If you’re getting a divorce in California, a judge may order you or your spouse to pay alimony, also known as spousal support. Whether you’re attempting to come to an agreement regarding spousal support with your soon-to-be ex or you’re concerned a judge will make the wrong decision when issuing a spousal support order, hiring a lawyer with experience handling such matters is critical at this time. At the Law Offices of Teresa A. Beyers, a Glendale spousal support attorney is on hand to provide the assistance you need.
Spousal support comes in these forms in California:
A judge may order the more financially stable spouse to pay temporary spousal support before a divorce has been finalized. This ensures the spouse who earns less money can tend to their needs throughout the divorce process. Once a divorce is finalized, temporary spousal support may shift to permanent or rehabilitative spousal support.
This is the type of spousal support most commonly paid in California. If one spouse was a family’s primary breadwinner, they may be ordered to pay rehabilitative spousal support for a period of time after a divorce so that their ex has time to acquire the skills or education necessary for them to find gainful employment.
It is up to a judge to determine how long rehabilitative spousal support should last. If the party receiving rehabilitative spousal support remarries, they will typically no longer be eligible to receive alimony payments.
It’s rare for judges to order permanent spousal support in California unless a marriage lasted at least 10 years. If a marriage did last at least a decade, a judge may order the more financially secure spouse to pay permanent spousal support.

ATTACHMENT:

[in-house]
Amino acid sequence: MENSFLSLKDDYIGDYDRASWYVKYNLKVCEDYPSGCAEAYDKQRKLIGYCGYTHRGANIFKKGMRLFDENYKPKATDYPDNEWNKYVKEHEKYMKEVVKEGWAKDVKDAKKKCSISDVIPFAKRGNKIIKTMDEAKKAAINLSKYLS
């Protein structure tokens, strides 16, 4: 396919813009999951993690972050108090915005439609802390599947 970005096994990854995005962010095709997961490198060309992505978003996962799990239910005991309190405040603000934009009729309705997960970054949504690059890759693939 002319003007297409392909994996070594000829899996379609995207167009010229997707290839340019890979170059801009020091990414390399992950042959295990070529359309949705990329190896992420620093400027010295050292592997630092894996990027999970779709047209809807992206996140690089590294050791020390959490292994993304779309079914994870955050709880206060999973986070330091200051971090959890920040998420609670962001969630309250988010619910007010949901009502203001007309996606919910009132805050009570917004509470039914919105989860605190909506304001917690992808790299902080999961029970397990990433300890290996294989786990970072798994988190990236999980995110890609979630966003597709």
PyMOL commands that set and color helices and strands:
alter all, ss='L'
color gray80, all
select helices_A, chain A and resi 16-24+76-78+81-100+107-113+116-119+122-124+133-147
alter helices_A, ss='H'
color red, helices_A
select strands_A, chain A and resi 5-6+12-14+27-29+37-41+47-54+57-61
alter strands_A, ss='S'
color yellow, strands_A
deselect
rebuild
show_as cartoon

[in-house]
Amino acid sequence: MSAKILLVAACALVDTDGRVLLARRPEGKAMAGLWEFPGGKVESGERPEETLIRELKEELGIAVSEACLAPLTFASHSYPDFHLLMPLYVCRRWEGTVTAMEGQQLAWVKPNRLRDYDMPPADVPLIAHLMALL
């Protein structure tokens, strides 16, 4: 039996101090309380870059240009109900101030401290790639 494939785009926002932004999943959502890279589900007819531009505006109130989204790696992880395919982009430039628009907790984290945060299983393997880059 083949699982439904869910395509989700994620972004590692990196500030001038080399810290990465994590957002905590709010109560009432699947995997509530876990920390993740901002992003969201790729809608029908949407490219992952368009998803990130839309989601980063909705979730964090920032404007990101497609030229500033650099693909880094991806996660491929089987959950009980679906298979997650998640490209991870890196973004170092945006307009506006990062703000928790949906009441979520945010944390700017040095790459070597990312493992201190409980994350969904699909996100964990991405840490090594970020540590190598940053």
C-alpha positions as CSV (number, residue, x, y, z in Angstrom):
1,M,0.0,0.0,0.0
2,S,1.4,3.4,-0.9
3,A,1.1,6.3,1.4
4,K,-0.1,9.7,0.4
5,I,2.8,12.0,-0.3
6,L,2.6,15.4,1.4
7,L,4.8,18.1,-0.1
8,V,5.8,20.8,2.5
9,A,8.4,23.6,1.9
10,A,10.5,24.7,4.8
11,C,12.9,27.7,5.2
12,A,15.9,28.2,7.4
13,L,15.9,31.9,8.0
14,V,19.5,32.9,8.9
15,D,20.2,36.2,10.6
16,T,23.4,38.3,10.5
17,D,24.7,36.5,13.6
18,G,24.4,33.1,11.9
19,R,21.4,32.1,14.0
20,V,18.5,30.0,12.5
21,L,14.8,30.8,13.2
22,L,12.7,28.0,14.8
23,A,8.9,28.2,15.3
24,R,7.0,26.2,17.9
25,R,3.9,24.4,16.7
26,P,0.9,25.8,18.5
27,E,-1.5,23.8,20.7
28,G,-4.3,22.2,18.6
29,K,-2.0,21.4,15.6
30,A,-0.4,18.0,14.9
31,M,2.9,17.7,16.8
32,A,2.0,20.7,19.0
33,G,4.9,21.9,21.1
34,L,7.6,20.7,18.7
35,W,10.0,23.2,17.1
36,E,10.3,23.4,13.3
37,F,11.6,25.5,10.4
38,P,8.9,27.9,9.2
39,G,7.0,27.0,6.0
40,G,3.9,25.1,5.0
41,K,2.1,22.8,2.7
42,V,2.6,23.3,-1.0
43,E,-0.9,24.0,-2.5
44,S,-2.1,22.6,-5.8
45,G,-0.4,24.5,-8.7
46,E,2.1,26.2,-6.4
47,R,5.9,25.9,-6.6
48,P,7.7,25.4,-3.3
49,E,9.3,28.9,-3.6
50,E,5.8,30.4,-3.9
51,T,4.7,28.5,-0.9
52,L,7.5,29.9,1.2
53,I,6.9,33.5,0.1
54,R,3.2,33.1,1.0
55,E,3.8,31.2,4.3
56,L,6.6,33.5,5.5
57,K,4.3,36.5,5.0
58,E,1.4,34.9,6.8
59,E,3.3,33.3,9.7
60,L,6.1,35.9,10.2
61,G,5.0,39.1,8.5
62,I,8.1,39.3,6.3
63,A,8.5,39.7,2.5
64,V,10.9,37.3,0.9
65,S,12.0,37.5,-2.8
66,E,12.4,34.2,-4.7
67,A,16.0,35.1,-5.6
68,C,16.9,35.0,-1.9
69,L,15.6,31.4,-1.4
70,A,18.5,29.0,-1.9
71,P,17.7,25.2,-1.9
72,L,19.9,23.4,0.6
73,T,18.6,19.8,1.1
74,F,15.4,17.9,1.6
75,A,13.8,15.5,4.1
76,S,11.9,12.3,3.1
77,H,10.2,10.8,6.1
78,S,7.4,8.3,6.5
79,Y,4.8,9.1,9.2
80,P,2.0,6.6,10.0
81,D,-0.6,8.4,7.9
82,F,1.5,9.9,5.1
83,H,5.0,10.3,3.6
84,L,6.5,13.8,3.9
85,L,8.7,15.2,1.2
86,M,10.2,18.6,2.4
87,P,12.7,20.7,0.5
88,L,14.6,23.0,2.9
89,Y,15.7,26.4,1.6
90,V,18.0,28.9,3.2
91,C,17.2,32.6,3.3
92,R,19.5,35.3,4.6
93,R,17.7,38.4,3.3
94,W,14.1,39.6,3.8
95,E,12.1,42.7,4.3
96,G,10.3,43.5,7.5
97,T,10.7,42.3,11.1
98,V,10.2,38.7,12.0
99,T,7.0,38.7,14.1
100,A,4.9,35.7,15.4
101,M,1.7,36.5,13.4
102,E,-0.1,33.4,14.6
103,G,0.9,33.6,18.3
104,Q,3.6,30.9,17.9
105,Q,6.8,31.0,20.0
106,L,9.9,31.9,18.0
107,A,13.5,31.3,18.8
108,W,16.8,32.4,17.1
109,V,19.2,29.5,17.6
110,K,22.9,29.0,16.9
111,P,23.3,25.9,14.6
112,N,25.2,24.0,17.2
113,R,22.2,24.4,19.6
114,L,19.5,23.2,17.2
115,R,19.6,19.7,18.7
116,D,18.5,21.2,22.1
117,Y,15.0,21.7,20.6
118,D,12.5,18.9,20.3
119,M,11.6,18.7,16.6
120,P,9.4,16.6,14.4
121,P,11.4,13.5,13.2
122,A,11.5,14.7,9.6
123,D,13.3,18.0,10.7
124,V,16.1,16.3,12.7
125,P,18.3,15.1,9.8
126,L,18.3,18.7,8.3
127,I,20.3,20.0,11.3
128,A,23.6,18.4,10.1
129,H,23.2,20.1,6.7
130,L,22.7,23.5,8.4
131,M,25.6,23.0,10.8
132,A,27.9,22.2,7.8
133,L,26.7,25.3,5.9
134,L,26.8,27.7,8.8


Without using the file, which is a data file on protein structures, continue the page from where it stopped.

A judge is more likely to issue an order for permanent spousal support if factors such as age or illness will limit the ability of the lower-earning spouse to enter the workforce.
Sometimes, one spouse will support the other while they get an education or receive training to prepare them for a career. For example, someone might support a spouse while they get a law degree.
The spouse providing support in these circumstances should financially benefit from doing so in the long run, as the spouse receiving support will theoretically use their degree or qualifications to eventually pursue a career and earn more money for the couple. If a marriage ends, the spouse who received support while getting an education or undergoing career preparation/training may be ordered to pay spousal support to reimburse the spouse who shouldered a financial burden with the expectation of an eventual financial benefit.
A judge will account for various factors when determining what type of spousal support order to issue, how long spousal support should last, etc. They include (but aren’t necessarily limited to) the following:
Spousal support is one of the more complex elements of a divorce. Glendale spousal support attorney Teresa A. Beyers can assist you in navigating these matters. Our team is also available to help with spousal support modifications, termination, and enforcement. Learn more by contacting the firm online or calling 213-236-4400.